From the Northern Crew:

Dear deer people,

A week of tire chains, training, chainsawing, collar drop-offs, baiting, and trap-setting! With almost a foot of snow on the ground at the beginning of last week, we were optimistic and eager for the upcoming trapping season to get underway especially after last year’s disappointing weather. However, following some heavy rain and warm days, we’ve watched our winter wonderland slowly melt away. There’s still a little snow cover, but the forecast doesn’t look promising with highs in the 40’s every day and no cold front in sight.

On a happier note, we successfully dropped off another 4 collars this week! The only 2 we have left are low-battery collars that we’ve had difficulty locating. While 2 people were dropping collars, the other 3 drove around clearing traplines. clearing traplines

I thought I’d been just about everywhere in the study area, but we managed to find uncharted territory! Our exploration led to the discovery of a shortcut from one of our traplines down to another part of the ATV trail. Granted, we had to clear about 101 trees off the road to find the end, but hey–now we have an alternate route!

Sunday was the first day we could bait, so the crew has been hard at work the past two days getting all 28 traps out. The traps aren’t set to capture deer yet, but we’re gearing up for it! Tomorrow’s weather is looking bleak (100% chance of rain/freezing rain all day), but Wednesday or Thursday we’ll open them for a trial run. In the meantime, we’ll be pre-baiting rocket-net sites and potential traplines.


At CPR/1st-aid training, we all learned some very useful skills. In regard to tourniquets, the official party line is, “I’m hurting you to help you!” Crew members, take note. 😉

Field Crew Leader

PGC Deer and Elk Section


From the Southern Crew:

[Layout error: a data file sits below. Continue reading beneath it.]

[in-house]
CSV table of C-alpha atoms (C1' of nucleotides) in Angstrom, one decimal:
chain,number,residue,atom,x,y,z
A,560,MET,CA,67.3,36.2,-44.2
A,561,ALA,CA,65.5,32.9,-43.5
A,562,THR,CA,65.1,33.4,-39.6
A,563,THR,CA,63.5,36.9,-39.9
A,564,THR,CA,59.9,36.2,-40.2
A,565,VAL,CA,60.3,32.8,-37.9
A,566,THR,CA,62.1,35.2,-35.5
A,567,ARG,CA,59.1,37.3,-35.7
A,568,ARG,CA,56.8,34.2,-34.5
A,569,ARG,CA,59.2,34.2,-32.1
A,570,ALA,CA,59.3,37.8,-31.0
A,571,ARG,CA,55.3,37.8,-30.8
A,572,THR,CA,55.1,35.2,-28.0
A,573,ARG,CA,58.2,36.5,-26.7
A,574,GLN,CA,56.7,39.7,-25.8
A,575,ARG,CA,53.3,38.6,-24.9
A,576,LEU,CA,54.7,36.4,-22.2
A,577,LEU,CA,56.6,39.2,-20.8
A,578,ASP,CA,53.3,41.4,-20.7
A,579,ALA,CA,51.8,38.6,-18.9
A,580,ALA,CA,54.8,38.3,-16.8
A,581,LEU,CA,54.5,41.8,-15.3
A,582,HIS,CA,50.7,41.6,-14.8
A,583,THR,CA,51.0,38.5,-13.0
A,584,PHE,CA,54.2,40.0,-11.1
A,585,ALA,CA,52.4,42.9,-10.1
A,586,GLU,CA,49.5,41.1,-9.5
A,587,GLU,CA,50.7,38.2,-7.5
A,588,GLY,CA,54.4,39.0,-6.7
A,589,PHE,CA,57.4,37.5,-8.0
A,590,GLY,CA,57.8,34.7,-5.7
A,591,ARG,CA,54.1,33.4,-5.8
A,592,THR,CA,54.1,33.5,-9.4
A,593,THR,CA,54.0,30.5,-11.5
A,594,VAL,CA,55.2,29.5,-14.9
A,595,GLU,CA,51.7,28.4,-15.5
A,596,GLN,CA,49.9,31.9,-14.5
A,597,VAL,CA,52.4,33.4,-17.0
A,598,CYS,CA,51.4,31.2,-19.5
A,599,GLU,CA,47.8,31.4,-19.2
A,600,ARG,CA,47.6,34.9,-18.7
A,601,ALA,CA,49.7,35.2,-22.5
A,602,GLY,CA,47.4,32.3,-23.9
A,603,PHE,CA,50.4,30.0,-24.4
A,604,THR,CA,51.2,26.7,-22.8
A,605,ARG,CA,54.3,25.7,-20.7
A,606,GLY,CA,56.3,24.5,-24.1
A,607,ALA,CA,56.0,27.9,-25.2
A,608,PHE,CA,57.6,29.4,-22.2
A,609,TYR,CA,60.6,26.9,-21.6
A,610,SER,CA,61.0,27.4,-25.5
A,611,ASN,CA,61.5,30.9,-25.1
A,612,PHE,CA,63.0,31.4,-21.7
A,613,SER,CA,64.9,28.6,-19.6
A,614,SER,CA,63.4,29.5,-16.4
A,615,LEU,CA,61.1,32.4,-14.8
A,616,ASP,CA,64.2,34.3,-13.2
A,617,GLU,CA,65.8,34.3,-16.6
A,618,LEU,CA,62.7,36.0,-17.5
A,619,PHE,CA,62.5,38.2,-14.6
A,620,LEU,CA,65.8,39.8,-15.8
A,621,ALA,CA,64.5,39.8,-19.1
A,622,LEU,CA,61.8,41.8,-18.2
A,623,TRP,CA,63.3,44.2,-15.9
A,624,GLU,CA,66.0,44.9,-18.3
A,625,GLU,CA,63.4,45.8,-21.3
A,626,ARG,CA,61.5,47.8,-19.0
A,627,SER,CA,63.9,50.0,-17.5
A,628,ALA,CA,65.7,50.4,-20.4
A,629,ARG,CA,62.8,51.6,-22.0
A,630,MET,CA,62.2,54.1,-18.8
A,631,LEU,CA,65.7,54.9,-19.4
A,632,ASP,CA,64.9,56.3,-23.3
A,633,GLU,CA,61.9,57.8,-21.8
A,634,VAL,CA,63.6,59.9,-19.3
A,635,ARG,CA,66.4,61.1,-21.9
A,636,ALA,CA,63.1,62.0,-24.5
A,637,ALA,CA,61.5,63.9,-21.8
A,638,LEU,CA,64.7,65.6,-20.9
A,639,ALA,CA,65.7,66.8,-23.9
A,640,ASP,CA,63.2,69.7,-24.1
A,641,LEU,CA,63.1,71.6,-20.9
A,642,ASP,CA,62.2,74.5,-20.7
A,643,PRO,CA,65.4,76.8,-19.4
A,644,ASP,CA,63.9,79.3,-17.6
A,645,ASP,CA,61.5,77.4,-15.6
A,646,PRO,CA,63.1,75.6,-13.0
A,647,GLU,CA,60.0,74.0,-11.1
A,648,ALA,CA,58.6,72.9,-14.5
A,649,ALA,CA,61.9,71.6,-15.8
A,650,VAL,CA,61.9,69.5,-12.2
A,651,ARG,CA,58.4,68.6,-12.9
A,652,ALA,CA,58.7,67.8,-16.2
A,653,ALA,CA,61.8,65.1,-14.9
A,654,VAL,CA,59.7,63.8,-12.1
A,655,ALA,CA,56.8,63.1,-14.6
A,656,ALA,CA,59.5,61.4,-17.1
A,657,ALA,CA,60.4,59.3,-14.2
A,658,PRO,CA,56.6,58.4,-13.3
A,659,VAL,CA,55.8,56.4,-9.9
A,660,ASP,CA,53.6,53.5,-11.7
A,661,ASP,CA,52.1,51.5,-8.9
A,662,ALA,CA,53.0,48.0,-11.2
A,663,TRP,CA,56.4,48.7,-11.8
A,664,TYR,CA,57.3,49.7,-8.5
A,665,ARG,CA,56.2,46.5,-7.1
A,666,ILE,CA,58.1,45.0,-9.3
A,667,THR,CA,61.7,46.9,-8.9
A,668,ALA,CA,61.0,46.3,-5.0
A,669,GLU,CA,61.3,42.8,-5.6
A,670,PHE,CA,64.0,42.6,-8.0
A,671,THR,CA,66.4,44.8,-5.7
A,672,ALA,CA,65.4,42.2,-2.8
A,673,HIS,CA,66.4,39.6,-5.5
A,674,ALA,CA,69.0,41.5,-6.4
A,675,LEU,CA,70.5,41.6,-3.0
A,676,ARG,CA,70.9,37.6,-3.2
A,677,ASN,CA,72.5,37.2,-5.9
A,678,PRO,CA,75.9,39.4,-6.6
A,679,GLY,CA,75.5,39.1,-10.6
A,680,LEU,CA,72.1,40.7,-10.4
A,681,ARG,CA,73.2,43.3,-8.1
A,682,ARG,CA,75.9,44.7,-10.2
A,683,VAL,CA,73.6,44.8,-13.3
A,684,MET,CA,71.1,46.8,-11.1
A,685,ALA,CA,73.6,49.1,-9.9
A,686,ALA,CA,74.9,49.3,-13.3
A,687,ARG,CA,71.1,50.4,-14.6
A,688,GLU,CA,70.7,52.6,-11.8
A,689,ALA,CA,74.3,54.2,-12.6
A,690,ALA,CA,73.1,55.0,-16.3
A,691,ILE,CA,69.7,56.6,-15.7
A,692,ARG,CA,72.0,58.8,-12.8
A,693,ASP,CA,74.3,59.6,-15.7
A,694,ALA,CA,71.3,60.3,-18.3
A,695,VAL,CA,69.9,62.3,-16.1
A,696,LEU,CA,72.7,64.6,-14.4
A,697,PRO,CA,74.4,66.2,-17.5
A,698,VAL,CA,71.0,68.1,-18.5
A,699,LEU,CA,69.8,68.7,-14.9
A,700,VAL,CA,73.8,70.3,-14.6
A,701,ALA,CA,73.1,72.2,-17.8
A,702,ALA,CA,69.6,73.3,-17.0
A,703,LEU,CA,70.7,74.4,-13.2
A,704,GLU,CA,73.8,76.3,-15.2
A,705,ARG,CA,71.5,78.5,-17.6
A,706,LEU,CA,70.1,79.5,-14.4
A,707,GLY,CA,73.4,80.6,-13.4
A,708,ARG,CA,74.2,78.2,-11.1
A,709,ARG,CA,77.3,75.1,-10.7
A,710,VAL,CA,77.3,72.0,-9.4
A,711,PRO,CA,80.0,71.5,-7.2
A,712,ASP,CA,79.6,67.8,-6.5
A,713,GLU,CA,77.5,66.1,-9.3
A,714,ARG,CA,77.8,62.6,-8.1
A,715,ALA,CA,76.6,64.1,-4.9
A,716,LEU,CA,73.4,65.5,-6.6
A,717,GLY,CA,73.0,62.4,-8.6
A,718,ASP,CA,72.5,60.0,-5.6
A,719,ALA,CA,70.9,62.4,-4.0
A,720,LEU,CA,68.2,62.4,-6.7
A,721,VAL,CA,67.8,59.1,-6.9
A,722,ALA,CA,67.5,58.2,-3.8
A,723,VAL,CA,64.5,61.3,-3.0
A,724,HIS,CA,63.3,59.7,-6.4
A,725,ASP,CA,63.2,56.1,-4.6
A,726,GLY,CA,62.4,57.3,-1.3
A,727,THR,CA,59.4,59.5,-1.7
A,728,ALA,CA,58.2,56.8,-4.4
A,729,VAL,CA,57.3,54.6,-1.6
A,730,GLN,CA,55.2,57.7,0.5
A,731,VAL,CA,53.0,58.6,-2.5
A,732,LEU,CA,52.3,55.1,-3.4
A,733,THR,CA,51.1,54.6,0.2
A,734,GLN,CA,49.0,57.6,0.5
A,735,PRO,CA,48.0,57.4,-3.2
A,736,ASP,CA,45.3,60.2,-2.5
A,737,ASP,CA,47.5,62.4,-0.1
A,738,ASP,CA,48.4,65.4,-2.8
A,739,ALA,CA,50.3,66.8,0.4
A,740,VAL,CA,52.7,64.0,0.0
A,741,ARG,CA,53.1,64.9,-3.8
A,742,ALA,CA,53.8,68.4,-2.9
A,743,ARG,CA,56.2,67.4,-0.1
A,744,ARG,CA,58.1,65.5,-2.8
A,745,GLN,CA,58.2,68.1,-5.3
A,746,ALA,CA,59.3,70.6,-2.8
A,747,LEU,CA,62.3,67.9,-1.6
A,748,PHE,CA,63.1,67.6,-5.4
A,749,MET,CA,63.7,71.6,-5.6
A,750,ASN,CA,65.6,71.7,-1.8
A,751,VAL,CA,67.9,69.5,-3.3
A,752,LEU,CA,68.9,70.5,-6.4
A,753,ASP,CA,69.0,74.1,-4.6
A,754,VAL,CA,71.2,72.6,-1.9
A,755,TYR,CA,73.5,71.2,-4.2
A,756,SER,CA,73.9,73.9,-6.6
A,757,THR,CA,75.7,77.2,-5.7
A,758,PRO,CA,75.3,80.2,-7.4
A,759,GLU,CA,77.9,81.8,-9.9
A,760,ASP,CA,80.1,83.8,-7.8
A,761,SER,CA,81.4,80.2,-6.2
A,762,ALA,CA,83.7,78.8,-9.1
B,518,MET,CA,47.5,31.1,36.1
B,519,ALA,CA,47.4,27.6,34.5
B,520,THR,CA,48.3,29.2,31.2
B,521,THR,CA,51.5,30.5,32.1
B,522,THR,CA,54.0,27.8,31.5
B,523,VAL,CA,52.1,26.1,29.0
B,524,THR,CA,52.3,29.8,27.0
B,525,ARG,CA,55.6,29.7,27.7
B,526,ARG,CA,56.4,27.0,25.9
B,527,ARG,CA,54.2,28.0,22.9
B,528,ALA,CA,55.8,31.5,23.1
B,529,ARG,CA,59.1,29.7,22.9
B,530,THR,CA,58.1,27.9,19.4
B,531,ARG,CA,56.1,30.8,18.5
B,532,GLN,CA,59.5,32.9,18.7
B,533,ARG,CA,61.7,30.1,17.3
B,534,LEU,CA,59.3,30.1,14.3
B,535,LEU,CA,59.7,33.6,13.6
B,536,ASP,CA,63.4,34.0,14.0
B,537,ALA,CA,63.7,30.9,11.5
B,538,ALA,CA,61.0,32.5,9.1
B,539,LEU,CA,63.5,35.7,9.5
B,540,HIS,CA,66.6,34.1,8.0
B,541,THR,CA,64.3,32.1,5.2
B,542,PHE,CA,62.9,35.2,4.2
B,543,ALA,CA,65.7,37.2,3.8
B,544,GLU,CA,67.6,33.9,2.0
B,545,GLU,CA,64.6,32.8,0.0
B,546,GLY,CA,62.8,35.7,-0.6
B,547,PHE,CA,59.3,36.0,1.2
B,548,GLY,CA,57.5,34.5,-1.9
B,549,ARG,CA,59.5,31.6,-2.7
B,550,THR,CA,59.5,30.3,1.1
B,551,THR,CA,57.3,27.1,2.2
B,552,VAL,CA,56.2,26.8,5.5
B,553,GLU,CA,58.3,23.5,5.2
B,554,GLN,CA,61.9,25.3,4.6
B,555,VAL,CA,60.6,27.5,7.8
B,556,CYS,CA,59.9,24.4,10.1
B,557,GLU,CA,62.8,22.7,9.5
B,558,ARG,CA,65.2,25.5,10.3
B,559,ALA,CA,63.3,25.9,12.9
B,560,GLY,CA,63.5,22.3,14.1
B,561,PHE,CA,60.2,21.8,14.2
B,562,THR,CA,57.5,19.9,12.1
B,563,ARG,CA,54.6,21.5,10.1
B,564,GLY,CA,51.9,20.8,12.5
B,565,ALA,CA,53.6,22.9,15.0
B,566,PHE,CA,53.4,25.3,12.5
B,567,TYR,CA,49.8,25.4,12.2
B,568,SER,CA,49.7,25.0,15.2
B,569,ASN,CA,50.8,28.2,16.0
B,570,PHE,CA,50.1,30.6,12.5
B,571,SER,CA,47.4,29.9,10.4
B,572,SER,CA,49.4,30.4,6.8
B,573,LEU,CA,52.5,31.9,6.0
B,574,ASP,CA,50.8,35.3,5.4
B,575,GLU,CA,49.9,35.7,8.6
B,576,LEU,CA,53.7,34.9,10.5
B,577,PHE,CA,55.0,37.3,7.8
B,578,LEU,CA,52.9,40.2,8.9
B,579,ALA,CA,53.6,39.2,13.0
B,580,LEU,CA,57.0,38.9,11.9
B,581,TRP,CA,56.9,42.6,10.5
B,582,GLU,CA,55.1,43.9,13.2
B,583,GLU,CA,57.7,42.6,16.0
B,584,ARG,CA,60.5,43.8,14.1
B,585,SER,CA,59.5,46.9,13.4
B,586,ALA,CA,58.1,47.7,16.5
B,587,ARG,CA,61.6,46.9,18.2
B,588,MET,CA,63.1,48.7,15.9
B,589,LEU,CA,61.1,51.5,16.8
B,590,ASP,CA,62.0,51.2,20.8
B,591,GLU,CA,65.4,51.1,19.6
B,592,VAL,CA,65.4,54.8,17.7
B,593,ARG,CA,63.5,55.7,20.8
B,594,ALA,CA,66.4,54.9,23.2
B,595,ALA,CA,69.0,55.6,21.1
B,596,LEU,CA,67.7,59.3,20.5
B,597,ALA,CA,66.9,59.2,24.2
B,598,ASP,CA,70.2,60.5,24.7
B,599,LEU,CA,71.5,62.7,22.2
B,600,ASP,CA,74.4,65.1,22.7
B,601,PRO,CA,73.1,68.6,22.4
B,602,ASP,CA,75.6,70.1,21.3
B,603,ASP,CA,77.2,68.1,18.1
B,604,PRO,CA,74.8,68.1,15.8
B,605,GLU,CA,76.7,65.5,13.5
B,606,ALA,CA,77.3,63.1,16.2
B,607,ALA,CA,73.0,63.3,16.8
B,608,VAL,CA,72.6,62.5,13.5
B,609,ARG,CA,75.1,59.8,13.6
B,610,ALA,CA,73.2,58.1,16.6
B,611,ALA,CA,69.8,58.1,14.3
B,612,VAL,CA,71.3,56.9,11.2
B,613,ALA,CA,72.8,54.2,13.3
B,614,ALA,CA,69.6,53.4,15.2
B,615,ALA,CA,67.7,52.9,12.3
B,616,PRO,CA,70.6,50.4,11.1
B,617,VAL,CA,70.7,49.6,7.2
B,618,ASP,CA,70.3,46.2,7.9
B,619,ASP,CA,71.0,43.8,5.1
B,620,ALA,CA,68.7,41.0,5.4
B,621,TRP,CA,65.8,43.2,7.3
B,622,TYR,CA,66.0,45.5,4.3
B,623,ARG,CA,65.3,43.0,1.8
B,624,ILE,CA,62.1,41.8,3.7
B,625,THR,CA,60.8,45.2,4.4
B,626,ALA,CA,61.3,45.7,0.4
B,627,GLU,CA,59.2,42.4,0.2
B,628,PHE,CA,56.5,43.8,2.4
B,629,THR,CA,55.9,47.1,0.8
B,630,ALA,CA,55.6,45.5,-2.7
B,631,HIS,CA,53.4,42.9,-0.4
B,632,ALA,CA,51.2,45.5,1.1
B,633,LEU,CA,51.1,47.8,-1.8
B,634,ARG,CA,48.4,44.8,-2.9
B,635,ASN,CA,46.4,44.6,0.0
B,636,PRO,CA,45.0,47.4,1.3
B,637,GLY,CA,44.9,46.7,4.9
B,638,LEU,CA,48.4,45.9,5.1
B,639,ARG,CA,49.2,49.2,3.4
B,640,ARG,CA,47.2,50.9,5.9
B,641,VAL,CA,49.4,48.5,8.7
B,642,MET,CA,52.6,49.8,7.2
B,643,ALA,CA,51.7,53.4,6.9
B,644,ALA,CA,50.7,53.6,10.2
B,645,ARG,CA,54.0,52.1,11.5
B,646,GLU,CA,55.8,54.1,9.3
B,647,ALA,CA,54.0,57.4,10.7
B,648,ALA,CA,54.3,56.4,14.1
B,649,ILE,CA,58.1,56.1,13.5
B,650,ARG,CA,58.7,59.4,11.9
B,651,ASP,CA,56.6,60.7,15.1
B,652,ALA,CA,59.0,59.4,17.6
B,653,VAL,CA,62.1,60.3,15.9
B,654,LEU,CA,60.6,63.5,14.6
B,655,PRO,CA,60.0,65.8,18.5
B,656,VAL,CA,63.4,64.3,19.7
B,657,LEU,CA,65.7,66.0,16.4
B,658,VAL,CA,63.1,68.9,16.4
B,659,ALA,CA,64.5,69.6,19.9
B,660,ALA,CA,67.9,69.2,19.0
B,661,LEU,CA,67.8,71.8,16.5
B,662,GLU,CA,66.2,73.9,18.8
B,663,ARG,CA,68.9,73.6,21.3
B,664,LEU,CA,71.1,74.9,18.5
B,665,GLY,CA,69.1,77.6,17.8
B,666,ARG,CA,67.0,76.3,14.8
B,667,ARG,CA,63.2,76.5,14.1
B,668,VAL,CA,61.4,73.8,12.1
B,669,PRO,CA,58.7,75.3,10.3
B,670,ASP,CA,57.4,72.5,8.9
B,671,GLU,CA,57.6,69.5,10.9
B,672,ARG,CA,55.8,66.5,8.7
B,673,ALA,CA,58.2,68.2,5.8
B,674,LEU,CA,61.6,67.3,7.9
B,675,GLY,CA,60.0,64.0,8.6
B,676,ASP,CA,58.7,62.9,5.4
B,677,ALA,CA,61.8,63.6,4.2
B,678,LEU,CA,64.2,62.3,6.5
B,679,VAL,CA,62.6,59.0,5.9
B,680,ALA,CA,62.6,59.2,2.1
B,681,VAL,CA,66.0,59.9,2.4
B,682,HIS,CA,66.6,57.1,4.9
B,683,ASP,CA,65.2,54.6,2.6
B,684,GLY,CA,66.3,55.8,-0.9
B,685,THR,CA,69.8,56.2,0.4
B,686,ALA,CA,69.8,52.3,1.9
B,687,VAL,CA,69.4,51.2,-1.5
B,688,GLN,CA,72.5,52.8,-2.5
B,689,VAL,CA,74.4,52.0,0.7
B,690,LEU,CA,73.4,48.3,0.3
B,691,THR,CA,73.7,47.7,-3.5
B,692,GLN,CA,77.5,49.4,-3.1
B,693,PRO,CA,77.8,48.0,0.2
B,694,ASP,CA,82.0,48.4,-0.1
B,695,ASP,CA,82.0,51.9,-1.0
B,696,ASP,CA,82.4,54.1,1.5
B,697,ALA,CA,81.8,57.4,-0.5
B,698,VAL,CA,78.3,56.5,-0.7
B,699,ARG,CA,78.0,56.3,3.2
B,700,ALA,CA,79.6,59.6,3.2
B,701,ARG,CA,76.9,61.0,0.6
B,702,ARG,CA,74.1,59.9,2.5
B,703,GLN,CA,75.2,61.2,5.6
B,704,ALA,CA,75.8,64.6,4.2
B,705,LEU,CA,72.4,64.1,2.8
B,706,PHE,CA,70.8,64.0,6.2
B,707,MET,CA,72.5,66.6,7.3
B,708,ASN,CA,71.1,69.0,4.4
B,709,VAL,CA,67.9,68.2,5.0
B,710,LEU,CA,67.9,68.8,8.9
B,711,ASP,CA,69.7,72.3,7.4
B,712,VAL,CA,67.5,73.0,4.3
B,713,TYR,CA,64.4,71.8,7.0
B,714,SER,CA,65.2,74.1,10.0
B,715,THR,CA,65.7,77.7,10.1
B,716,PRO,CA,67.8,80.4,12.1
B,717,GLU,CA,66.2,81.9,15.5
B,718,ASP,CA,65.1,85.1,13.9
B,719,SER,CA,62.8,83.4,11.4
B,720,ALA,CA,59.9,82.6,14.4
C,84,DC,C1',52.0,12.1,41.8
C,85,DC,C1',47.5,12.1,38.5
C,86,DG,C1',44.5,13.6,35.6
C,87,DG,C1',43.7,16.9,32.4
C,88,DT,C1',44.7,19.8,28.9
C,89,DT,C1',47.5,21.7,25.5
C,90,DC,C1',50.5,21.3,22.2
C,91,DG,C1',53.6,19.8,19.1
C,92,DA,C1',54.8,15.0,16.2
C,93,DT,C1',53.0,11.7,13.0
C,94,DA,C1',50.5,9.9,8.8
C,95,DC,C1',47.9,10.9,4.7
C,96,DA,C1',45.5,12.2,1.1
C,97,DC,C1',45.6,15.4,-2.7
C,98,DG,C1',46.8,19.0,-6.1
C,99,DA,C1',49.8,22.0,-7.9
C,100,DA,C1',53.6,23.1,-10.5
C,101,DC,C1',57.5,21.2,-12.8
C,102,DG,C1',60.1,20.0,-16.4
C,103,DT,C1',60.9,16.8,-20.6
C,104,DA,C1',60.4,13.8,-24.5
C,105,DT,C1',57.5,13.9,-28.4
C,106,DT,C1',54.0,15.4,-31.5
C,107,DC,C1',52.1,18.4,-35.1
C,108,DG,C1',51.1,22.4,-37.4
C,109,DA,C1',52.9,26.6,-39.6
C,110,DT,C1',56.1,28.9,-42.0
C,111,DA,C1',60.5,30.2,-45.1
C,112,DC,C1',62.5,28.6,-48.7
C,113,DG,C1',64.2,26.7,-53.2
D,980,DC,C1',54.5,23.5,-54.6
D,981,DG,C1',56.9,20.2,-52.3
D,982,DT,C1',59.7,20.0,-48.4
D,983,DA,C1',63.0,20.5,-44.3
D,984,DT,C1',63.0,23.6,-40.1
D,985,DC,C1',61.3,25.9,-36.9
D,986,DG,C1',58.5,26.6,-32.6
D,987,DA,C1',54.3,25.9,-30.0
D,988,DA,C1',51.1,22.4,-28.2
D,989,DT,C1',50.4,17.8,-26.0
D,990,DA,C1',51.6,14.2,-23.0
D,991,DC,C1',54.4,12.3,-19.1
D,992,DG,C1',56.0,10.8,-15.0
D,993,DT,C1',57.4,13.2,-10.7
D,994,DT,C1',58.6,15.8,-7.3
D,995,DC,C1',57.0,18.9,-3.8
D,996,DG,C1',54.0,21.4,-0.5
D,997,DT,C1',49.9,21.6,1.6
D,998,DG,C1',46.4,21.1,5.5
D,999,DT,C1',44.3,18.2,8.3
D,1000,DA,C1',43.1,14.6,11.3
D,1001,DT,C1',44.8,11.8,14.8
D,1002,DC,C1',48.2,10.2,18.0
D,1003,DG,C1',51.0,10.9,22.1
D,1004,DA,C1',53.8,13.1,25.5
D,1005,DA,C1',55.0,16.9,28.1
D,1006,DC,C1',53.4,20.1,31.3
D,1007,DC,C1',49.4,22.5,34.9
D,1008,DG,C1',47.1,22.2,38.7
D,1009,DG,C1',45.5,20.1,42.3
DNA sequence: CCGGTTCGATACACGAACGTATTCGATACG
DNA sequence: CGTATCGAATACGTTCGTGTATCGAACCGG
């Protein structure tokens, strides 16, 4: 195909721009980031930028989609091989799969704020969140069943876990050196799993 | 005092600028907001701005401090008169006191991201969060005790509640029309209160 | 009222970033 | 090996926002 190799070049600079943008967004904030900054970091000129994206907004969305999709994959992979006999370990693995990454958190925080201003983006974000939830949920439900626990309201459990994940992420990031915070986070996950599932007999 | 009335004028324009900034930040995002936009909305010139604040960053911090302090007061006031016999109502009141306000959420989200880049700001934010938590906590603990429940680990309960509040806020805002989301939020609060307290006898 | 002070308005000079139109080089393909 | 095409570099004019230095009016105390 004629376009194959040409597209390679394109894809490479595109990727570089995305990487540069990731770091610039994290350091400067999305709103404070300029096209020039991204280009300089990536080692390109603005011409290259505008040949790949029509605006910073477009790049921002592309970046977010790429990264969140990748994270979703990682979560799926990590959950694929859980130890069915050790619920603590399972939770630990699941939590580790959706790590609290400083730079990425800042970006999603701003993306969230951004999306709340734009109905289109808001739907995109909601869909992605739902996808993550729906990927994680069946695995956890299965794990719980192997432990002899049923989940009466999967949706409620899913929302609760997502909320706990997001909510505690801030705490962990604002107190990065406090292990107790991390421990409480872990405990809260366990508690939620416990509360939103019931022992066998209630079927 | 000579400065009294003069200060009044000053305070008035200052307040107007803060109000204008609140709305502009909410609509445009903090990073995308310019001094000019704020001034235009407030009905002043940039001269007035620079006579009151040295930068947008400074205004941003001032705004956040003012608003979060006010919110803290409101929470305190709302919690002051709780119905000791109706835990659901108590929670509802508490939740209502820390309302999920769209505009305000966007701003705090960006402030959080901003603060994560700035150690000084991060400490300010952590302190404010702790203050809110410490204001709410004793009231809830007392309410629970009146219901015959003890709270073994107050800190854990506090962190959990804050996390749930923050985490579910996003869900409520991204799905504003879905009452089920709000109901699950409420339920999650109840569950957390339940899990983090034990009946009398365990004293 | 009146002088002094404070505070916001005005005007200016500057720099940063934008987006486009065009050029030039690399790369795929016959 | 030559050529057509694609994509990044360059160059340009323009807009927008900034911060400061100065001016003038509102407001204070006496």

Hi all,

We had a few more gatherings to get out of the way this week—VIT training and First Aid/CPR certification. 

At the beginning of the week, I trained the crew in rocket net use. We did a few trail runs at the Rothrock pole shed so that the crew could get a feel for them. Finding the right angle of the rockets can be tricky. folding rocket net

Bret and I conducted a class demonstration this week, as well. The Penn State Mammalogy Lab learned about and used the rocket nets and clover traps. I also explained some of our capture equipment. 

Friday the crew scouted trapping locations while I went looking for the collared fawns. One fawn had gone off air – only the ragged collar was found. Faded, all folds opened, stitching loose, and elastic torn near the antenna [that is exactly what the expandable collars are supposed to do].

tattered fawn collar

I created a deer trapping site map for the Southern Study Area. It’s not finalized, but I can finally export a nice map! Some of the sites overlap with trapping locations from a previous years. I’m working on weeding those out. If anyone is willing to explain to me how to create a shapefile for the study area boundaries, I’ll be your best friend! Otherwise, I’ll look into that after trapping season.

I got my truck (Squirtle) back this week and for those of you who guessed that the manifold was shot again, you are correct! Should’ve taken bets. Also, our clover traps are mostly complete. We fixed holes, patched, and replaced some paneling last week. There are 3 traps that need doors replaced, but those are on the back burner for now.

Next week, we will be focusing on scouting and baiting. We’ll likely get at least one or two additional rocket nets out this week.  We will be trekking into Rothrock to locate 17185 to drop off her GPS collar as well. She still has a fawn associated with her collar. In fact, this fawn was our very first capture last year.

Field Crew Leader

PGC Deer and Elk Section


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